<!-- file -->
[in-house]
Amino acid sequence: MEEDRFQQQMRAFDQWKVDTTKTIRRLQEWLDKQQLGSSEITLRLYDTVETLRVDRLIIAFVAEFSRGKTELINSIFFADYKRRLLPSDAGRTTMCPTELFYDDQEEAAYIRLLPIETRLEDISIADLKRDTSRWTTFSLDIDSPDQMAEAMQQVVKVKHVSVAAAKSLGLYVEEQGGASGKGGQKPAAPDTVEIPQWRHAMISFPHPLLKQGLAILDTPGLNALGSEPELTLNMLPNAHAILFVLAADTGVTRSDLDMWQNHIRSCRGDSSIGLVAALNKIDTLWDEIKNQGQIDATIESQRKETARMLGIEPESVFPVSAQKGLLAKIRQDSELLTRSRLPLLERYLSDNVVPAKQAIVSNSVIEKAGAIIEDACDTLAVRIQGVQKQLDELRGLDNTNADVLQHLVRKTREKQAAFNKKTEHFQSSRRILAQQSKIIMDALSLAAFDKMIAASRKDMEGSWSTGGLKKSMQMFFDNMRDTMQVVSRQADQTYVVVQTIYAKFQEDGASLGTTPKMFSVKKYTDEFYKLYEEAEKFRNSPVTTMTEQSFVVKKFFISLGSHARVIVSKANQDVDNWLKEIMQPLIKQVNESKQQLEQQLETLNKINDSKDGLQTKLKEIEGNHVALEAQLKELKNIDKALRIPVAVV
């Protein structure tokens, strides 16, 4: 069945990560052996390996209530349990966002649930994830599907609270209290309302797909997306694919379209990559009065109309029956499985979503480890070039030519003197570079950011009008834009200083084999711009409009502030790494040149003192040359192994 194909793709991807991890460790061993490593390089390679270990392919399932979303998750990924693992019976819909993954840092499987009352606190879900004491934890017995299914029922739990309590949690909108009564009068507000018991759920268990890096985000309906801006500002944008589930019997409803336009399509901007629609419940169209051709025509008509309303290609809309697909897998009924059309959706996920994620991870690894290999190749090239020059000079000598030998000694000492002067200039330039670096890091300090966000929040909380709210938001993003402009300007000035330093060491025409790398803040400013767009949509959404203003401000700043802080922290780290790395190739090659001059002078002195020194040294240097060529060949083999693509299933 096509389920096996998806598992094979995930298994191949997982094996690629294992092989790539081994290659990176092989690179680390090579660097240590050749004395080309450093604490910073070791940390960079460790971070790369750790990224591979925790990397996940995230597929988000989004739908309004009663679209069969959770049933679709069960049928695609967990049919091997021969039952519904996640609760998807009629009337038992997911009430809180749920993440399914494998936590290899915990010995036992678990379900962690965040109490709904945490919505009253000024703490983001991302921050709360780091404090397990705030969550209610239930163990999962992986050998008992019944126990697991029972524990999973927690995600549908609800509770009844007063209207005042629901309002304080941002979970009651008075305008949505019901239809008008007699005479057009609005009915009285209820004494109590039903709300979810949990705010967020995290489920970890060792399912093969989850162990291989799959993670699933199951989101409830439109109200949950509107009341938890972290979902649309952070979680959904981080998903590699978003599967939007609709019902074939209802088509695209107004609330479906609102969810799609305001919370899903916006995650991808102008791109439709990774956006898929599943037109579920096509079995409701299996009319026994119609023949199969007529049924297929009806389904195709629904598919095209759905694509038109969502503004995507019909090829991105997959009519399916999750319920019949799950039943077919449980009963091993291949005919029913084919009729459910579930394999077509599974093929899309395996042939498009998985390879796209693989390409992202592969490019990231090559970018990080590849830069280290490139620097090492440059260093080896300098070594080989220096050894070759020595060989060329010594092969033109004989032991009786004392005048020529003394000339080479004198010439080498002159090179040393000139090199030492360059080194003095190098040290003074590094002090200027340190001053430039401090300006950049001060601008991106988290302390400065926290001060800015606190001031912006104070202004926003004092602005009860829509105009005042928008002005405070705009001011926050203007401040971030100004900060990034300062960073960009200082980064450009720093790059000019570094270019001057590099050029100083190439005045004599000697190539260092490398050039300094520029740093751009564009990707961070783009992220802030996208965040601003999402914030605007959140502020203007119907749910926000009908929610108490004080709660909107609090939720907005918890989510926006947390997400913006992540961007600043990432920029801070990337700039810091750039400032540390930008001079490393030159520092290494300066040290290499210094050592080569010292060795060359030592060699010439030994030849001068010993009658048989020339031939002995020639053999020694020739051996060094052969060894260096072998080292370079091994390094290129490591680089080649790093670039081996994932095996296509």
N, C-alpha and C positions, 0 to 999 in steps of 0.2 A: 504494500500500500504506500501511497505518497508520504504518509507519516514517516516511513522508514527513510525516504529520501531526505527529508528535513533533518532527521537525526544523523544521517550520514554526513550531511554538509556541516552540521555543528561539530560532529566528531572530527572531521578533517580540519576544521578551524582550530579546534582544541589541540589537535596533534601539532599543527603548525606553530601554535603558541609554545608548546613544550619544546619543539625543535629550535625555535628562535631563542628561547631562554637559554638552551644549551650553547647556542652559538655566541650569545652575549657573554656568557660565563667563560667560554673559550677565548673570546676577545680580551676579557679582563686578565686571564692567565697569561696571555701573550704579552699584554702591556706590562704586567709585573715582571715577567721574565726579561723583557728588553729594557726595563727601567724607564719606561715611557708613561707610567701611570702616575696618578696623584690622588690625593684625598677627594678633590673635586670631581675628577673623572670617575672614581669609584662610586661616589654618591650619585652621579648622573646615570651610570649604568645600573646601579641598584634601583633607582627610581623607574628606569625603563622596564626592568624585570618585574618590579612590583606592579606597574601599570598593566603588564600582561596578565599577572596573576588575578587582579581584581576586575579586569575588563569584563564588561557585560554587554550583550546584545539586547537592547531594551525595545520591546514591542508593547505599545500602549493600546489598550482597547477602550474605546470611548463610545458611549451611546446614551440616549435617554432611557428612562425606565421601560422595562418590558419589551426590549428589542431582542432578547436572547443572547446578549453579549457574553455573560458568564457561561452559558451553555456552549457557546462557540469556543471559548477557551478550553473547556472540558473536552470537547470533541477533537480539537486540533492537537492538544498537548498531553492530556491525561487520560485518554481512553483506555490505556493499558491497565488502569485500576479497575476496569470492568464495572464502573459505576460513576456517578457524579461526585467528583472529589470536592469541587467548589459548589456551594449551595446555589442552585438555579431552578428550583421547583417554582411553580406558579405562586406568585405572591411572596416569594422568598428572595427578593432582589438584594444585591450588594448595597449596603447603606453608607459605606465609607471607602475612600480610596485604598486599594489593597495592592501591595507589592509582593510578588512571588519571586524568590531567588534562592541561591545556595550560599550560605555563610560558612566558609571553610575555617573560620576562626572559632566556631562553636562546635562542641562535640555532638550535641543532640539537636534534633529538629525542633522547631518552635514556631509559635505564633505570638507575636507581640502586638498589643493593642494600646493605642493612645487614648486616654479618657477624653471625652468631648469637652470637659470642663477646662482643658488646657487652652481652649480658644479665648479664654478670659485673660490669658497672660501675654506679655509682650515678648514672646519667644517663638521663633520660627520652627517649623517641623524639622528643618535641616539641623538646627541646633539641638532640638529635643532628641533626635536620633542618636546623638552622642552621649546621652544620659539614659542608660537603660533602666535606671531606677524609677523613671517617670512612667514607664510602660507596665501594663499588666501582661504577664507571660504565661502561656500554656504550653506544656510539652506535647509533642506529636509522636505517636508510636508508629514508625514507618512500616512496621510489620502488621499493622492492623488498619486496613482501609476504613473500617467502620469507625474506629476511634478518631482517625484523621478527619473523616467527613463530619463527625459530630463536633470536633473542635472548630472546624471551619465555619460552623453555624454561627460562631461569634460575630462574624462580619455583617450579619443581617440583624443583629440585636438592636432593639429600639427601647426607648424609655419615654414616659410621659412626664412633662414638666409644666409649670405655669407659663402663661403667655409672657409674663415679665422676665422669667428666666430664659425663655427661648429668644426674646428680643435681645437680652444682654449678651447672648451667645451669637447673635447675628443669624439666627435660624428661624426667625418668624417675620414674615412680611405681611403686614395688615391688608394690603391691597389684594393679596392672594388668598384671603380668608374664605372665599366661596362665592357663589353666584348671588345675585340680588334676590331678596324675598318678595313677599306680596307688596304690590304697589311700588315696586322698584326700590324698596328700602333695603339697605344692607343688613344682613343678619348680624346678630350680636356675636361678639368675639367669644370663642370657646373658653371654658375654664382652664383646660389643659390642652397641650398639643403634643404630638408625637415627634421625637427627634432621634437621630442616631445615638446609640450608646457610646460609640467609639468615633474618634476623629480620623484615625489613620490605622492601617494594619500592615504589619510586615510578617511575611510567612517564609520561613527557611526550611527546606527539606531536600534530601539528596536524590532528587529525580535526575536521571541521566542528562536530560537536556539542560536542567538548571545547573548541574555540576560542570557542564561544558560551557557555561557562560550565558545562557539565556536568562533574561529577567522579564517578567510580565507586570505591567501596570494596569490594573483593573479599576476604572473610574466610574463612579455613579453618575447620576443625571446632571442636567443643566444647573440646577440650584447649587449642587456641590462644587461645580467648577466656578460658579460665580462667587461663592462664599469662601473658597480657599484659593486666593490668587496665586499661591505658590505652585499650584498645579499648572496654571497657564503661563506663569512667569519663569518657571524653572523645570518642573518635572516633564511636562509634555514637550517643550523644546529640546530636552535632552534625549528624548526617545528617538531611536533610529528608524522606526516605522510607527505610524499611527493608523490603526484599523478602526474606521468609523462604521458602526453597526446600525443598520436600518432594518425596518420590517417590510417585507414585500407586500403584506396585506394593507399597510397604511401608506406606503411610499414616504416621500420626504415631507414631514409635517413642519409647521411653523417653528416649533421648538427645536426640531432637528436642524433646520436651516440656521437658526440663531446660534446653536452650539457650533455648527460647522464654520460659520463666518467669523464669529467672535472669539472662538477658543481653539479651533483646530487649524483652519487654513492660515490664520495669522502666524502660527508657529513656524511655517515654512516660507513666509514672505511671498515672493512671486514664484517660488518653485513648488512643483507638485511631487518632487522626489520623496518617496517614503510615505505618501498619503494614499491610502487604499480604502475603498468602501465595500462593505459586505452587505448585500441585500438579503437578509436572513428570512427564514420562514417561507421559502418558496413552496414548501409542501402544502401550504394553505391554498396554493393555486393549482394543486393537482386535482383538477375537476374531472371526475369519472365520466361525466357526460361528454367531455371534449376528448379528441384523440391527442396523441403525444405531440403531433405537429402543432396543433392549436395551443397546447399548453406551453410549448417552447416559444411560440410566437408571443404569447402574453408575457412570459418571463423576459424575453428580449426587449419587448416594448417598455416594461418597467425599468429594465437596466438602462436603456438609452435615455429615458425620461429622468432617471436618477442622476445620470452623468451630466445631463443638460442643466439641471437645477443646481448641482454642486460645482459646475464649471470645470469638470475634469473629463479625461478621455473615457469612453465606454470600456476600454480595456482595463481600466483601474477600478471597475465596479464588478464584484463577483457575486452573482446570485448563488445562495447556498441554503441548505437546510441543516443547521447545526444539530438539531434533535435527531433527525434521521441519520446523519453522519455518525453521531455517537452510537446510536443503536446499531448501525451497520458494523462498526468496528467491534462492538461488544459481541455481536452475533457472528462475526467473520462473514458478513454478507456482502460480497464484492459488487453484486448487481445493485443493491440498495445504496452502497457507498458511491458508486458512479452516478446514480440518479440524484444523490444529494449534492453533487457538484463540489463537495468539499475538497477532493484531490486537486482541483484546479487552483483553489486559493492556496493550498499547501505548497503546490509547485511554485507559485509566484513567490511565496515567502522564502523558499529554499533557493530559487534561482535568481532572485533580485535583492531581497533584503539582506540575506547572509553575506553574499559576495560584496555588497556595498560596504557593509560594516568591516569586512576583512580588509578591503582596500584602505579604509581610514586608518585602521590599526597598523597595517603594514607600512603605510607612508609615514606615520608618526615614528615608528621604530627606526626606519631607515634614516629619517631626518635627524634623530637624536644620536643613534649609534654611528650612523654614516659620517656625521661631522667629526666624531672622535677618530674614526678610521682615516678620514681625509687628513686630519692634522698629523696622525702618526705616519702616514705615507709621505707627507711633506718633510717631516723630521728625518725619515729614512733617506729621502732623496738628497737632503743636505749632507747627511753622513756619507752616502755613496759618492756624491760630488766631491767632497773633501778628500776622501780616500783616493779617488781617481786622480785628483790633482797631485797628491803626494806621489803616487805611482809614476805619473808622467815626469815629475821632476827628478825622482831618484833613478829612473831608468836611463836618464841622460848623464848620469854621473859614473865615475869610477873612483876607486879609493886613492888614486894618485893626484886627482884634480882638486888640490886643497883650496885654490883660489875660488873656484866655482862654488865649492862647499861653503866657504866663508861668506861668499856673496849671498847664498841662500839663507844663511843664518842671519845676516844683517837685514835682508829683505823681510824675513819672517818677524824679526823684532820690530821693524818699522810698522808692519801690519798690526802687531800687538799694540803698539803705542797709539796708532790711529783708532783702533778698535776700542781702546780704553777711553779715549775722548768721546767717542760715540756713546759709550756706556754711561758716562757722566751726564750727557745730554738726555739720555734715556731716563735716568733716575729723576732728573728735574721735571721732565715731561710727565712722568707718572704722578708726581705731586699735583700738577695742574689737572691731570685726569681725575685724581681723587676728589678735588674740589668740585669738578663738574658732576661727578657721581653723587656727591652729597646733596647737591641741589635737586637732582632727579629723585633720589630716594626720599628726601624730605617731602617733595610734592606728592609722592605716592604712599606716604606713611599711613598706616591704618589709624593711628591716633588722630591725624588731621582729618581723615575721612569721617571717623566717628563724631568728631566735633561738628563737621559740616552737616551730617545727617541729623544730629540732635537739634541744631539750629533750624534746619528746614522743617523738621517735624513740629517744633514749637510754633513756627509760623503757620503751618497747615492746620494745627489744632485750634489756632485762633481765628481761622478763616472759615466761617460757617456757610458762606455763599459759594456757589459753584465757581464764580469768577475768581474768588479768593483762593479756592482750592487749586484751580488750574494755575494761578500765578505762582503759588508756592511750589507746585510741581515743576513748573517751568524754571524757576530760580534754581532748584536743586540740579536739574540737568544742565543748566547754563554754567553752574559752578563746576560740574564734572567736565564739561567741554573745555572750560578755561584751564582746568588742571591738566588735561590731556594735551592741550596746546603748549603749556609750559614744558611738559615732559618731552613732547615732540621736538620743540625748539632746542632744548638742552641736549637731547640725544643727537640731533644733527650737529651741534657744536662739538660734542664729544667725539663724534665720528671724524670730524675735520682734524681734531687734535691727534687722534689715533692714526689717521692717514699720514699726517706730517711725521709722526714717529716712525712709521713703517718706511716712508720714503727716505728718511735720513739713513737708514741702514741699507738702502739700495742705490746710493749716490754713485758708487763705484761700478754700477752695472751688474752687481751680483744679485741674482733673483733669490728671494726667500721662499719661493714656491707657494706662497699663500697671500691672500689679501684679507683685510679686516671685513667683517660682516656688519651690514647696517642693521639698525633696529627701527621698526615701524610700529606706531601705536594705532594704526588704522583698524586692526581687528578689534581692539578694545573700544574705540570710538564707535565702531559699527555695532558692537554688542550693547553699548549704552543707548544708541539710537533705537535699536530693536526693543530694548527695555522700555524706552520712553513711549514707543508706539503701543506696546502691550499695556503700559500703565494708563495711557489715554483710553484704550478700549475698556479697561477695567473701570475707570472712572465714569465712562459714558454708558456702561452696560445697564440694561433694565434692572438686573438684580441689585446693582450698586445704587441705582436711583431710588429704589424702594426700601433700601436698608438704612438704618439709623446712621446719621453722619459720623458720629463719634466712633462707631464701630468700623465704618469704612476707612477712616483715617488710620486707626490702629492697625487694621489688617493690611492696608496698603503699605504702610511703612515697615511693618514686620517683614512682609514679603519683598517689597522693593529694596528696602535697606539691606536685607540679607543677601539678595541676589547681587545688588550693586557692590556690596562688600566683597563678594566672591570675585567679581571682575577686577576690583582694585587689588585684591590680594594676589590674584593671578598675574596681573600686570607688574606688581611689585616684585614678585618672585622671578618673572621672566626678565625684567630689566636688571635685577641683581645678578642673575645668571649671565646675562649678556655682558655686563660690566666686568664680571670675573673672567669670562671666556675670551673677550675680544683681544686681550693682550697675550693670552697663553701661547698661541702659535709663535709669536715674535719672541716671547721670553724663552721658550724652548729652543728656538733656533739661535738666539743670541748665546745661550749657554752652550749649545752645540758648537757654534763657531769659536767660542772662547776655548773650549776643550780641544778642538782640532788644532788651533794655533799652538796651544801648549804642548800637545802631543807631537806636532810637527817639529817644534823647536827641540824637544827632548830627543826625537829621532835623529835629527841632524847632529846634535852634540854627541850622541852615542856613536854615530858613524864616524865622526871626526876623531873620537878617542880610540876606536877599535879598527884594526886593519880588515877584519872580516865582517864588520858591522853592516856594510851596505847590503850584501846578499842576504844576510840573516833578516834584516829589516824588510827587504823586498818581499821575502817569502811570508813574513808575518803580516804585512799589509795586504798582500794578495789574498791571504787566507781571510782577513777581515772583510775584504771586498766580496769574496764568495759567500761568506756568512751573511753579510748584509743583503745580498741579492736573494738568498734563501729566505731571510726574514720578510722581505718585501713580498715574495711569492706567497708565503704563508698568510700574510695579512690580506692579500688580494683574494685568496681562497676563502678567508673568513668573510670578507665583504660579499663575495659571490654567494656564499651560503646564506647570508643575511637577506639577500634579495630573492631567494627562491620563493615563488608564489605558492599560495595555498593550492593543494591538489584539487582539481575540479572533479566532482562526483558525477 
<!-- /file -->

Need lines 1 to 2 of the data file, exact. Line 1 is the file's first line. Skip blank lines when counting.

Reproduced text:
[in-house]
Amino acid sequence: MEEDRFQQQMRAFDQWKVDTTKTIRRLQEWLDKQQLGSSEITLRLYDTVETLRVDRLIIAFVAEFSRGKTELINSIFFADYKRRLLPSDAGRTTMCPTELFYDDQEEAAYIRLLPIETRLEDISIADLKRDTSRWTTFSLDIDSPDQMAEAMQQVVKVKHVSVAAAKSLGLYVEEQGGASGKGGQKPAAPDTVEIPQWRHAMISFPHPLLKQGLAILDTPGLNALGSEPELTLNMLPNAHAILFVLAADTGVTRSDLDMWQNHIRSCRGDSSIGLVAALNKIDTLWDEIKNQGQIDATIESQRKETARMLGIEPESVFPVSAQKGLLAKIRQDSELLTRSRLPLLERYLSDNVVPAKQAIVSNSVIEKAGAIIEDACDTLAVRIQGVQKQLDELRGLDNTNADVLQHLVRKTREKQAAFNKKTEHFQSSRRILAQQSKIIMDALSLAAFDKMIAASRKDMEGSWSTGGLKKSMQMFFDNMRDTMQVVSRQADQTYVVVQTIYAKFQEDGASLGTTPKMFSVKKYTDEFYKLYEEAEKFRNSPVTTMTEQSFVVKKFFISLGSHARVIVSKANQDVDNWLKEIMQPLIKQVNESKQQLEQQLETLNKINDSKDGLQTKLKEIEGNHVALEAQLKELKNIDKALRIPVAVV